Some big solar headlines of early October 2017 read that the world’s largest rooftop solar tracking system had reached completion. “World’s largest” seems impressive but could easily have been replaced with “world’s only.” Trackers don’t go on roofs; the wind would rip them off, right? And now there’s a 1-MW rooftop tracking system online in California? It seems crazy, but new technology shows otherwise.
Edisun Microgrids, a solar technology company born out of the incubator Idealab, has spent the last few years perfecting the rooftop solar tracker it calls PV Booster. More than 2,900 trackers attached to individual panels were used on the “world’s largest” project on a Chiquita cold storage building in Oxnard, California. The individual trackers are key to the project’s success, said Edisun Microgrids founder and CEO Bill Gross.
“All of the things you do to mount the [tracking] system in the ground—drilling holes or putting pylons in or ground screws—you can’t do on a rooftop. The roof isn’t strong enough to hold those forces of the wind on rows of trackers,” Gross said. “I thought maybe there was some way if we modularized it or broke it down into smaller elements, you could reduce the individual point loads from the wind to be small enough to actually make a tracker work.”
He was right. Trackers can operate on a flat rooftop if they’re held closer to the roofline. Traditional ground-mounted dual-axis trackers attach tables of panels on a pole many feet off the ground. A tall pole-mounted system couldn’t work on a roof; it couldn’t support the weight or wind loads. Reducing the PV Booster’s support to one single panel helped lessen weight, but a new pivoting/tracking solution was necessary.
“We came up with a new mechanism where the panel pivots from the front edge,” Gross said. “It’s a carousel design. As opposed to pivoting from the middle, we make a ring which is the diameter of the size of the panel. We pivot from the front edge and hinge it at the front edge so when the panel retracts, it goes down full flat. We are only a few inches off the roof in the stowed position as opposed to 6 ft off the roof in the stowed position [like traditional pole-mounted trackers]. That difference of a few inches versus 6 ft is the whole difference of surviving the wind load.”
Gross has experience with tracking systems. As part of his technology incubator Idealab, he developed a single-axis tracking system for ground-mount installations under the name RayTracker. The company worked primarily with First Solar and was eventually acquired by the EPC in 2011.
“We were trying to make a product that was simpler to install on the ground, where each row could be independent,” he said. “Since [the acquisition], First Solar has done about 1 GW of that tracker in their systems. I saw the market grow again like crazy for the ground-mount business—millions of dollars and gigawatts of installations. I was looking at the market, saying, ‘It’s taking off on the ground so much, why is no one doing it on the roof?'”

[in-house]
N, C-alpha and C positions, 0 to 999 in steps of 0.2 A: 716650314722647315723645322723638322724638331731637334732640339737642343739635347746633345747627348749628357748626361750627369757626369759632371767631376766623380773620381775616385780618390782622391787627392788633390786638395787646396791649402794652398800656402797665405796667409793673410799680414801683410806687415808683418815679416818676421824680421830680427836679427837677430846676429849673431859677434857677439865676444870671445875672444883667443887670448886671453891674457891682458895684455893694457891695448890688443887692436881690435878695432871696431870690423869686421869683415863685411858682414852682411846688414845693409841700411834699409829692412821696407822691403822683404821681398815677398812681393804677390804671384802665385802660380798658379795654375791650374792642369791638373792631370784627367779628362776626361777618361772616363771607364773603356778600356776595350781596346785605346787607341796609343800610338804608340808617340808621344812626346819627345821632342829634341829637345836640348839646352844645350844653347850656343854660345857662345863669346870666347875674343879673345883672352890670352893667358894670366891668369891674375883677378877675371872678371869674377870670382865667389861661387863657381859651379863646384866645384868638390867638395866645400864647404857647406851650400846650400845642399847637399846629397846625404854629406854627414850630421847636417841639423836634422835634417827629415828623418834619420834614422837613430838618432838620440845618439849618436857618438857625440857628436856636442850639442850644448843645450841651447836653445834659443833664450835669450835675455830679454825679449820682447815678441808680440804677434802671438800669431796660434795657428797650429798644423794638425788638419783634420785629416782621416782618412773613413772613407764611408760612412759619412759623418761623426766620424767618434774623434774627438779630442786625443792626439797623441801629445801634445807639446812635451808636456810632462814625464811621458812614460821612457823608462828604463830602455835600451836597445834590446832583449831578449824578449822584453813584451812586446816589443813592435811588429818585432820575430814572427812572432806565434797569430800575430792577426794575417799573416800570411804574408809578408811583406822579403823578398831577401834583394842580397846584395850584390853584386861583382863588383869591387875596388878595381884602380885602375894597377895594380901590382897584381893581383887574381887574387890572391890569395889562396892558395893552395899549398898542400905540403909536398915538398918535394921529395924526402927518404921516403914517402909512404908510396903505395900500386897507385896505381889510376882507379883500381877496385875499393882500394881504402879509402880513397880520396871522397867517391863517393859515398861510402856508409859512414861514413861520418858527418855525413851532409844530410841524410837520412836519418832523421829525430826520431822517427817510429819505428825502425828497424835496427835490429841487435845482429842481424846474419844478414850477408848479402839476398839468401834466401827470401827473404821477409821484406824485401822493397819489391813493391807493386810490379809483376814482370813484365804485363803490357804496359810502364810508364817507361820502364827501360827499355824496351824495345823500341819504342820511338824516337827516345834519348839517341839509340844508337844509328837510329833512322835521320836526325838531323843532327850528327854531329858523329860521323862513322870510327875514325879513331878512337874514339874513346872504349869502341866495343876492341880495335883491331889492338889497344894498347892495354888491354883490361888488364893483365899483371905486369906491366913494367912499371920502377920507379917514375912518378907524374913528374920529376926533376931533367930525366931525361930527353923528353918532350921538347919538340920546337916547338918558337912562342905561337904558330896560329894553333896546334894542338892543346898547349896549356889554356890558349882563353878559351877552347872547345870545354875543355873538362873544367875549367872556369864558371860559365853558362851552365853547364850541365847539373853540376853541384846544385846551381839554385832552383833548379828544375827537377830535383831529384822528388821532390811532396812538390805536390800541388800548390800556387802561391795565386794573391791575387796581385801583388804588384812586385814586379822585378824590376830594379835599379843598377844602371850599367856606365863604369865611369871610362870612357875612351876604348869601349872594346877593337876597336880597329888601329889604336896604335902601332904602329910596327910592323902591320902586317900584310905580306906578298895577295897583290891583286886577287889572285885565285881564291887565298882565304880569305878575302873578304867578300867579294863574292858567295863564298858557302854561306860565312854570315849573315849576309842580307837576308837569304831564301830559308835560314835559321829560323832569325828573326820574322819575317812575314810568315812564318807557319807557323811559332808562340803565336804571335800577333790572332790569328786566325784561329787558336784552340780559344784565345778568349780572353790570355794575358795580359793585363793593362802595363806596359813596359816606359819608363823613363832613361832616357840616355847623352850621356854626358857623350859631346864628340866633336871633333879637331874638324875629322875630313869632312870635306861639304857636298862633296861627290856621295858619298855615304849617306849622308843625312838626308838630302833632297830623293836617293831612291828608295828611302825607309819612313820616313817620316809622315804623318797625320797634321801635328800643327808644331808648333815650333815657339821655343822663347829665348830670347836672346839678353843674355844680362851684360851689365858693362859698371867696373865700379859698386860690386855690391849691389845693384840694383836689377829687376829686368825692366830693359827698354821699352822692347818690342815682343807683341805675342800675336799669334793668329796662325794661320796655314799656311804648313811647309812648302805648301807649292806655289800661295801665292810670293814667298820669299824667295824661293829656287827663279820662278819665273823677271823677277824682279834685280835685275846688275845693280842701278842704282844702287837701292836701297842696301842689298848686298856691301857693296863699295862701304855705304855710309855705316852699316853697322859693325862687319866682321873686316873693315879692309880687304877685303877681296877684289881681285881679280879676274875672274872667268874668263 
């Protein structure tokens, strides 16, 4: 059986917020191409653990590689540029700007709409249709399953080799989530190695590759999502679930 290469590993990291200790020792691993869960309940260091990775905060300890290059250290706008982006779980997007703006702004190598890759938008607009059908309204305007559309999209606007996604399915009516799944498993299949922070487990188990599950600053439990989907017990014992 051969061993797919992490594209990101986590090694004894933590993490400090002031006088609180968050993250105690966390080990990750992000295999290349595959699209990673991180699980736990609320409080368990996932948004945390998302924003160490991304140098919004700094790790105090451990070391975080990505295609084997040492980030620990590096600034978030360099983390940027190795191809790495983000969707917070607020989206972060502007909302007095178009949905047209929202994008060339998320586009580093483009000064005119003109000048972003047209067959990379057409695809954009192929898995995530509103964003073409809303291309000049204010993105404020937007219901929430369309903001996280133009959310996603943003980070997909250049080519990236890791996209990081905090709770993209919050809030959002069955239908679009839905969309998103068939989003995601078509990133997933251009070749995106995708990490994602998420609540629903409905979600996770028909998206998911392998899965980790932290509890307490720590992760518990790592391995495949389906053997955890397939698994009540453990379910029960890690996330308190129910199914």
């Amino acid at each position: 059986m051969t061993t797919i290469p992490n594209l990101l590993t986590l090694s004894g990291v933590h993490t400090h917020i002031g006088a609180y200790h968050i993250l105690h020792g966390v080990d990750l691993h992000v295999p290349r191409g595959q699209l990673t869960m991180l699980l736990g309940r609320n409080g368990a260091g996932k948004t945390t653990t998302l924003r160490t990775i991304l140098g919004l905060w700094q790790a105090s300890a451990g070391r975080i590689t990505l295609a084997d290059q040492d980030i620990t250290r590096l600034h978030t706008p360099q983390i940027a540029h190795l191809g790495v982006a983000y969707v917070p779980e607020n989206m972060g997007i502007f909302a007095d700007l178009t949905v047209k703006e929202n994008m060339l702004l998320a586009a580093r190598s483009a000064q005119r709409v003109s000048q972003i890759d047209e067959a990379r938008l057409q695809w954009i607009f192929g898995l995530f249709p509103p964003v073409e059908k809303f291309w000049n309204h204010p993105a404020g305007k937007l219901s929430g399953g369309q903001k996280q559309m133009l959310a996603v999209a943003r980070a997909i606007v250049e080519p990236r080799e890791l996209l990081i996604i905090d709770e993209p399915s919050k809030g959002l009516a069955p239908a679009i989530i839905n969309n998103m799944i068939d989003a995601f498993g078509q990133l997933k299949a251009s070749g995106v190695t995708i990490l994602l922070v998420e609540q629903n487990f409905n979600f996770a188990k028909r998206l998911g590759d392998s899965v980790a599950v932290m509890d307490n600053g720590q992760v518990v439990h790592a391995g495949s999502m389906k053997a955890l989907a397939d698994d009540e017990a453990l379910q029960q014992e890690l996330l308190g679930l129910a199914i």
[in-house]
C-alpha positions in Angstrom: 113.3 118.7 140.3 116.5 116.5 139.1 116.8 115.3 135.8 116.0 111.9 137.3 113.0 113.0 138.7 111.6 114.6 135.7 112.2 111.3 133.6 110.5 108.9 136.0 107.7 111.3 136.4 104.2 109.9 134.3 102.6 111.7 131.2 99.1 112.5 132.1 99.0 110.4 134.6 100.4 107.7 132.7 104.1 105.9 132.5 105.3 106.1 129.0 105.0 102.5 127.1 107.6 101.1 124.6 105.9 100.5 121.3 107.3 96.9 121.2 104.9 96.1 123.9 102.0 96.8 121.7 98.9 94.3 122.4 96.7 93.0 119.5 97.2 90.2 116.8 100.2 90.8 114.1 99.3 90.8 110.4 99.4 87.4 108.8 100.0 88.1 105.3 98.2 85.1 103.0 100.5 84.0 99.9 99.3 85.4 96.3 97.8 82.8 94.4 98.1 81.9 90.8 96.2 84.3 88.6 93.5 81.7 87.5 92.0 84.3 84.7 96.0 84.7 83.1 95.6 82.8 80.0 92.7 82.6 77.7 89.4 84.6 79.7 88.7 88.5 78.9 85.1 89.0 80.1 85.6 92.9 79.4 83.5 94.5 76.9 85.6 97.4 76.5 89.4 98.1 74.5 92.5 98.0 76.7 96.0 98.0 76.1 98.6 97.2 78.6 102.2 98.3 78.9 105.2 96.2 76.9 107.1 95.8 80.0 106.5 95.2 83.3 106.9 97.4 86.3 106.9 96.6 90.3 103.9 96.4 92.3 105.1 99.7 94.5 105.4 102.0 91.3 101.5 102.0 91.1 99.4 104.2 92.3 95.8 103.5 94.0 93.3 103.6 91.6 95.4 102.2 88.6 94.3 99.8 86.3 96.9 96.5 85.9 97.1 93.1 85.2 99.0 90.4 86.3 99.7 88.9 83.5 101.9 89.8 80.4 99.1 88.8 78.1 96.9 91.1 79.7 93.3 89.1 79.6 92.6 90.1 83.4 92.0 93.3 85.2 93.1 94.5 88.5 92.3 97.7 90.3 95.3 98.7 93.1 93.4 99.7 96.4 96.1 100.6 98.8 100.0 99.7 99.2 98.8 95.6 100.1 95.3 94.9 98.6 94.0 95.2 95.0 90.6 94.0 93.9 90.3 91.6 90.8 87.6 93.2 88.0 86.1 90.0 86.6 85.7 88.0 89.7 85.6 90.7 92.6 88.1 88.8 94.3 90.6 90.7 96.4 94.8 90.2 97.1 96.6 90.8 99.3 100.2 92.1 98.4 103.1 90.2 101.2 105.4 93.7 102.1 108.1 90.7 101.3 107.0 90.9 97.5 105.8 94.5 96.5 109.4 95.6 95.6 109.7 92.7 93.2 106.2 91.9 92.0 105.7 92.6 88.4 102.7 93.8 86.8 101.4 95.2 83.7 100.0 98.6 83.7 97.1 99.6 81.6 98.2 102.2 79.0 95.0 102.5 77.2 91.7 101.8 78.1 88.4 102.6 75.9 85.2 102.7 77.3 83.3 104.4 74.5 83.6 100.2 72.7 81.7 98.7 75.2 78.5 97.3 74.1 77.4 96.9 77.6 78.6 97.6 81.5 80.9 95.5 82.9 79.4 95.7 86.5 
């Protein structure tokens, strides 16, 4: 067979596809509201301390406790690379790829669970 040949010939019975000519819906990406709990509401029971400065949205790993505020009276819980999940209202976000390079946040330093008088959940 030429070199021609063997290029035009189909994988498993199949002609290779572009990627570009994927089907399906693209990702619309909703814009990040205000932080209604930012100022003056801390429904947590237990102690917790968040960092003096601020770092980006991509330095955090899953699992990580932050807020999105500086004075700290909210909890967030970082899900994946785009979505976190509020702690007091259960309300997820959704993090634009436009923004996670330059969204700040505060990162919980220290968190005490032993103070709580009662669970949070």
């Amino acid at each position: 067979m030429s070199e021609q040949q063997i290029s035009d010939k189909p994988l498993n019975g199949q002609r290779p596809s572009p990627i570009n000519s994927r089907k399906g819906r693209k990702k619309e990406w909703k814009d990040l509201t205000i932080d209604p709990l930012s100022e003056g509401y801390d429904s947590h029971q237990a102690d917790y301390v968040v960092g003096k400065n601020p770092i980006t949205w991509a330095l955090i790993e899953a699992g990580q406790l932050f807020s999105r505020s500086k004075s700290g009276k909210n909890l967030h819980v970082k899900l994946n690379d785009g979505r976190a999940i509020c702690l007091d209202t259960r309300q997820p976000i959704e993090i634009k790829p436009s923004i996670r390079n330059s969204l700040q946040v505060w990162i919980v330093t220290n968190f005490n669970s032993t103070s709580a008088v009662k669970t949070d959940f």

One reason might have been the economics. After Edisun Microgrids determined individual trackers would work best, the next challenge was how to make a system cost effective enough to support thousands of trackers on a roof. Gross said the dual-axis tracking helps and provides a 30% boost in power compared with fixed-tilt roofing systems. Also, increasing panel efficiency and power make a big difference. A 400-W panel will obviously produce more power than the 250-W models of a few years ago.
“We can cost 10% more with a 30% boost in power and still have 20% better economics,” Gross said.
“That extra reduction from the torque by driving from the perimeter means we can use a direct drive motor, getting rid of the gearbox,” Gross said. “Eliminating the gearbox eliminates the two most difficult things of a tracker—the expense and the reliability.”
Edisun Microgrids has 20 MW of PV Booster projects in the pipeline, and the company is actively looking for opportunities with solar installation companies used to large commercial rooftop installs.
“If they can install fixed-tilt racks, they can install our tracker,” Gross said. “It’s new technology, but we provide all the service and support to help them learn. We’re especially looking for people with customer relationships that can explain our technology to customers and expand our reach. We think long term. In one or two years, everybody will at least evaluate a tracking system for their commercial rooftop alongside a fixed tilt, because it makes so much economic sense.”
There is significant potential in the commercial rooftop market for solar. The Commercial Buildings Energy Consumption Survey (CBECS), administered by the U.S. Energy Information Administration (EIA), estimated there were 5.6 million commercial buildings in the United States in 2012, comprising 87 billion sq. ft. And buildings are expanding: The survey found a 21% increase in floorspace since 2003. With major tech companies (think Amazon, Google, Apple) building new headquarters and data centers at 1 million sq. ft or more, the market can only grow for rooftop solar opportunities—especially if trackers help the economics make more sense.
“We want to help show the world that tracking on rooftops is just as valuable as tracking on the ground,” Gross said. “I hope with the progress we make over the coming year with our pipeline, we will help convince people that if they’re going to put solar on a large commercial building, you should at least put tracking into consideration.”